According to a report filed by the New York Times and subsequently picked up by Bloomberg this morning, Microsoft is currently in the stages of paying app developers for Windows Phone versions of popular apps that are commonly found on iOS and Android such as Foursquare, Cheezburger Network and other popular applications. This follows statements made by Angry Birds developer Rovio made in the last week and a half confirming that the latest version of the massively successful game would not be made available for Windows Phone after repeated questions from the media when the game was initially launched late last month, only to make an about face and state that the developer was reconsidering the platform.
In order to drive app development on Windows Phone, Microsoft is offering development houses and third-party developers additional incentives to offer Windows Phone versions of popular applications, such as prominent advertising in the Windows Phone Marketplace, free hardware and additional underwriting support.
Microsoft is currently banking on the launch of the LTE enabled Nokia Lumia 900 for AT&T this weekend in order to lead consumers to its platform after a year of treading water in terms of sales and recognition despite spending millions of dollars in marketing and product placement to sell the advantages of Windows Phone compared to Android and iOS.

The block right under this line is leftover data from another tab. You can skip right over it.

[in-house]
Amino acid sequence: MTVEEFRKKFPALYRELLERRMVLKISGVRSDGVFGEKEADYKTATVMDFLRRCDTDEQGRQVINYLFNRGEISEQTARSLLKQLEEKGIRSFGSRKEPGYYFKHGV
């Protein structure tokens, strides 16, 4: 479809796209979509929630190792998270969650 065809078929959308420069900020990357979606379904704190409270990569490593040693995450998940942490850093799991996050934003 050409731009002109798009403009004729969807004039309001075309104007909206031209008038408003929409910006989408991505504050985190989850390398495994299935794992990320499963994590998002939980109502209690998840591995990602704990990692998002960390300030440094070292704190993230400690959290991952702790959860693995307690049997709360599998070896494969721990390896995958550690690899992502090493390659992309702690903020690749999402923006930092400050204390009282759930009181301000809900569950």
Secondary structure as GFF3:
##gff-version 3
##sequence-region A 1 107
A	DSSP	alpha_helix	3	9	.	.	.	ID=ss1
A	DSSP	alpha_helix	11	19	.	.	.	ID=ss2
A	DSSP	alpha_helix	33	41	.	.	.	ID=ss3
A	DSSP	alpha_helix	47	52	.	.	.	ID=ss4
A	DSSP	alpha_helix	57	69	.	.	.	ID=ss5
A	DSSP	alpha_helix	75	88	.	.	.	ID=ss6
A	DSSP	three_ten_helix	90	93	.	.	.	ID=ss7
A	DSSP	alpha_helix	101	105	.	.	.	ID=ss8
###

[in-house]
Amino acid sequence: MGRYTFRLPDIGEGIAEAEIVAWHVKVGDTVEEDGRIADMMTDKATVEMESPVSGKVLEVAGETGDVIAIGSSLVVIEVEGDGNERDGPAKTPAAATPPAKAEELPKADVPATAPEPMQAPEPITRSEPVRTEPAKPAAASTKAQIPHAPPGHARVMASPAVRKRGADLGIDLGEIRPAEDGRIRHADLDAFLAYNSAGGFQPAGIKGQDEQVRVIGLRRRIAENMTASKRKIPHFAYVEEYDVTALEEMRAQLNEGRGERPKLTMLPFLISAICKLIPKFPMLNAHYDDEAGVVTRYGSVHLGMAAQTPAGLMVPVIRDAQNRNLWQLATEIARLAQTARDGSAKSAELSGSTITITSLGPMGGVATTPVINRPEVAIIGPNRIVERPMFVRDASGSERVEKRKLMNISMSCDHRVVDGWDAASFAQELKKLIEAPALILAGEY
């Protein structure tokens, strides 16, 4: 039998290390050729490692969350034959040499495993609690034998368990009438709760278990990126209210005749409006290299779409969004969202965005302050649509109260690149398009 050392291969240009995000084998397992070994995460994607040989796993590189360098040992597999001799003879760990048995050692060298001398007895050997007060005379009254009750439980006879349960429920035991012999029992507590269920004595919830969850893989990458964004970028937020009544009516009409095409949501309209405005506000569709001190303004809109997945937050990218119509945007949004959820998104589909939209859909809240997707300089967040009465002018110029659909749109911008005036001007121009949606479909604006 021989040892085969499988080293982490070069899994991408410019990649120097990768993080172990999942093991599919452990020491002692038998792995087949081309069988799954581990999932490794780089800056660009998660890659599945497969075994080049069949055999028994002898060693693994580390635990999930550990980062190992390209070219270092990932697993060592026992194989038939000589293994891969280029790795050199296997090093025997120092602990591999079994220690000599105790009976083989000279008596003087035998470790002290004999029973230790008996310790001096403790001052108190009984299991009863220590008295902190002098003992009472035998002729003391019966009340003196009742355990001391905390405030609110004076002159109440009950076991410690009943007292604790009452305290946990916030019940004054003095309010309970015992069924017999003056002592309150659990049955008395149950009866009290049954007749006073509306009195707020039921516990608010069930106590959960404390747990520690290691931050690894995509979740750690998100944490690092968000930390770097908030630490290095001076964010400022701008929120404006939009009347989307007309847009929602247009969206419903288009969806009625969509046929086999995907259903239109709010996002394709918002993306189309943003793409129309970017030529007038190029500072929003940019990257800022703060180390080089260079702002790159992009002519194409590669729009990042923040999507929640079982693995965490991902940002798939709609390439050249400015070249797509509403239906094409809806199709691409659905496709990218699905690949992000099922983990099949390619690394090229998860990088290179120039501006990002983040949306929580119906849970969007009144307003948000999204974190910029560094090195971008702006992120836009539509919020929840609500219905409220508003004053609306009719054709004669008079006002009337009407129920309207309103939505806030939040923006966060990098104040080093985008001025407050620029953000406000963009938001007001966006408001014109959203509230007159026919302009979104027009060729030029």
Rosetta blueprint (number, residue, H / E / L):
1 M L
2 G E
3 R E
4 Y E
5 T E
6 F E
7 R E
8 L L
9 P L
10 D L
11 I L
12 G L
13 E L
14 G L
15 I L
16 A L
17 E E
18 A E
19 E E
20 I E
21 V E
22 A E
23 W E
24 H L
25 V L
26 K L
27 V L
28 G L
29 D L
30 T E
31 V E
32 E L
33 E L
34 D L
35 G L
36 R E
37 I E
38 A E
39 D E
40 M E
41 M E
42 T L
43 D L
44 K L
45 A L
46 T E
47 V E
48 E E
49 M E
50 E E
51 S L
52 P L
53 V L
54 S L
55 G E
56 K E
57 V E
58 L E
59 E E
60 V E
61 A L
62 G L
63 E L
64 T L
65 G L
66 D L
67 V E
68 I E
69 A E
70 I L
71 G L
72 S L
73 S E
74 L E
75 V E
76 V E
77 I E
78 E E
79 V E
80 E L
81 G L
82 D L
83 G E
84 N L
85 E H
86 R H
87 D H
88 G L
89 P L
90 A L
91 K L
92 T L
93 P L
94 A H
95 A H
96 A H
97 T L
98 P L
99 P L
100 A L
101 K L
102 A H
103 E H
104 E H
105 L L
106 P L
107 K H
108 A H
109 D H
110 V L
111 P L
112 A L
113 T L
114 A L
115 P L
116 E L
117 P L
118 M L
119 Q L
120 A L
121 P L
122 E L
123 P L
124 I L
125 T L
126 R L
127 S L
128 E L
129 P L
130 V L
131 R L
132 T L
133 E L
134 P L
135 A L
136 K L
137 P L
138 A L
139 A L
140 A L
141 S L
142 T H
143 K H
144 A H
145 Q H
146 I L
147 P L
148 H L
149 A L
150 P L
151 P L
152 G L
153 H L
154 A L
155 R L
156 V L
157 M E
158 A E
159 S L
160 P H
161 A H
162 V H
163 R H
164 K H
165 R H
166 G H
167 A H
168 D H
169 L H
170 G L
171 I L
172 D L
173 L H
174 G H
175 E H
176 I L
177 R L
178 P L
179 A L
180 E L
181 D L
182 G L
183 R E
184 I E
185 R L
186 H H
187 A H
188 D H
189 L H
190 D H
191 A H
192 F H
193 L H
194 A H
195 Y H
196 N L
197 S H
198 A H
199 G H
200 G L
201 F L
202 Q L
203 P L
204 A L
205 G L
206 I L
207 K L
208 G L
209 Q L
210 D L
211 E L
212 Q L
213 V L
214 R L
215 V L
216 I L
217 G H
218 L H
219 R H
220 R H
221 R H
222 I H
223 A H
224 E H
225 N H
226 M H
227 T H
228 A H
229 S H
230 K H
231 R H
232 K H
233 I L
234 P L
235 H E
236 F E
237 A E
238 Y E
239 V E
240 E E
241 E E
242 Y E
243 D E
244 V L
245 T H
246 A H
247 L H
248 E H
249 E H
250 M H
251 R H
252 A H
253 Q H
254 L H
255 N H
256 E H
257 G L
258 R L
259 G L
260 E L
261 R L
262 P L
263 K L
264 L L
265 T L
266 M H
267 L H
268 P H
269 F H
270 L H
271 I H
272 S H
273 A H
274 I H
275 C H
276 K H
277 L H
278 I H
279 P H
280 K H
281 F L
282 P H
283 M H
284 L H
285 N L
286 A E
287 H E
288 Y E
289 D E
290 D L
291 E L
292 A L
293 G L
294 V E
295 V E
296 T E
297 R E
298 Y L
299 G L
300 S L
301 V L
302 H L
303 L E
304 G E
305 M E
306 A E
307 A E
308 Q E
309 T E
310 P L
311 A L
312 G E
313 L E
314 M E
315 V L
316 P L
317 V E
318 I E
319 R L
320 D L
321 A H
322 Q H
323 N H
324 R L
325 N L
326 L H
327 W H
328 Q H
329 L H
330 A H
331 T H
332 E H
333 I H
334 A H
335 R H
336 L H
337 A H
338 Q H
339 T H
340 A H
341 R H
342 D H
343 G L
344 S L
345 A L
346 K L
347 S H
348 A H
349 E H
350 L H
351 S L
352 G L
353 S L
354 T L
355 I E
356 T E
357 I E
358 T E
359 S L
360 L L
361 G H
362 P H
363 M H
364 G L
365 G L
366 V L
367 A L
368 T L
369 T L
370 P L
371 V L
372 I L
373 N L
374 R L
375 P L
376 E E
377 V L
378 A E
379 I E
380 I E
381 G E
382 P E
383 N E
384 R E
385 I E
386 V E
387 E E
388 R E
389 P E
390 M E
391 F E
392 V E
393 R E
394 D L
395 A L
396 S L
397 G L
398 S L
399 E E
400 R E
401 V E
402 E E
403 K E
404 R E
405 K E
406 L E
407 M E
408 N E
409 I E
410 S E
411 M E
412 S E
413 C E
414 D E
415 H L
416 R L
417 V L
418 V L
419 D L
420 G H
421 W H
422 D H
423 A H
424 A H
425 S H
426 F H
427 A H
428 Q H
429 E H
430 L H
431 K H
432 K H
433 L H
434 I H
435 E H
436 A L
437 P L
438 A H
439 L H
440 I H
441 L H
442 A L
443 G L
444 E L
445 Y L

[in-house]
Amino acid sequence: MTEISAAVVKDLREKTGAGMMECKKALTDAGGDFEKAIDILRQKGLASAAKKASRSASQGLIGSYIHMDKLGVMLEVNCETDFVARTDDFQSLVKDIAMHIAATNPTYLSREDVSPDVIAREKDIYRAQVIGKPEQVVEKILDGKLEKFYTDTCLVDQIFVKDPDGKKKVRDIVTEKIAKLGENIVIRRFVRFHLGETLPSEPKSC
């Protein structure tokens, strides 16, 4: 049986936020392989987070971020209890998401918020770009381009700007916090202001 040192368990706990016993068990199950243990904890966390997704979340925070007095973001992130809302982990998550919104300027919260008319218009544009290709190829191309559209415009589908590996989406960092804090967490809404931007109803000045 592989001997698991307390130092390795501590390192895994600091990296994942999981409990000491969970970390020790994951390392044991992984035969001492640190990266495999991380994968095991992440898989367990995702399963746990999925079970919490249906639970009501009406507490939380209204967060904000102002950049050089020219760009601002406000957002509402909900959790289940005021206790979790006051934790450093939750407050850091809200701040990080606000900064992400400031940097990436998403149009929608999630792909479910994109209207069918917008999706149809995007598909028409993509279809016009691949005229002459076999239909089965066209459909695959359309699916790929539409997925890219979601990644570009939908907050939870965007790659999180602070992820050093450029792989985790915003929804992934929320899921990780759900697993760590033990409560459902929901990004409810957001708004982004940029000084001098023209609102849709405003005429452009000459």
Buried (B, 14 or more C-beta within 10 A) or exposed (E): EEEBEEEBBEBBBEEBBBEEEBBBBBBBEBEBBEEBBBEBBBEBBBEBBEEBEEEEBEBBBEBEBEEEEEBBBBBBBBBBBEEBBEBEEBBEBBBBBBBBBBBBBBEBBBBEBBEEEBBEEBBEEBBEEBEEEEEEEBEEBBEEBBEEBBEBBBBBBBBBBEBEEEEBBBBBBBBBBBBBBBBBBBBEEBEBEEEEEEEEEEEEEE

March was also a bad month for Microsoft in terms of perception for Windows Phone, as it was confirmed that one of its Windows Phone launch partners in Dell had discontinued all three versions of the Windows Phone powered Venue Pro in the US without confirming whether or not it would receive the long-awaited Windows Phone 7.5 Refresh update colloquially known as Windows Phone Tango.
As Windows Phone Tango is expected to be the last major update for the standalone Windows Phone platform before the launch of Windows Phone Apollo/Windows Phone 8, questions also arise concerning the developer appeal of its application store in its current state compared to Android and iOS, as the Windows Phone Marketplace currently only features 70,000 total apps compared to the nearly 400,000 apps found in Google’s rebranded Play storefront and over 600,000 in the Apple App Store. This is despite offering all of the required development tools at no cost and low entry costs to submit applications for approval.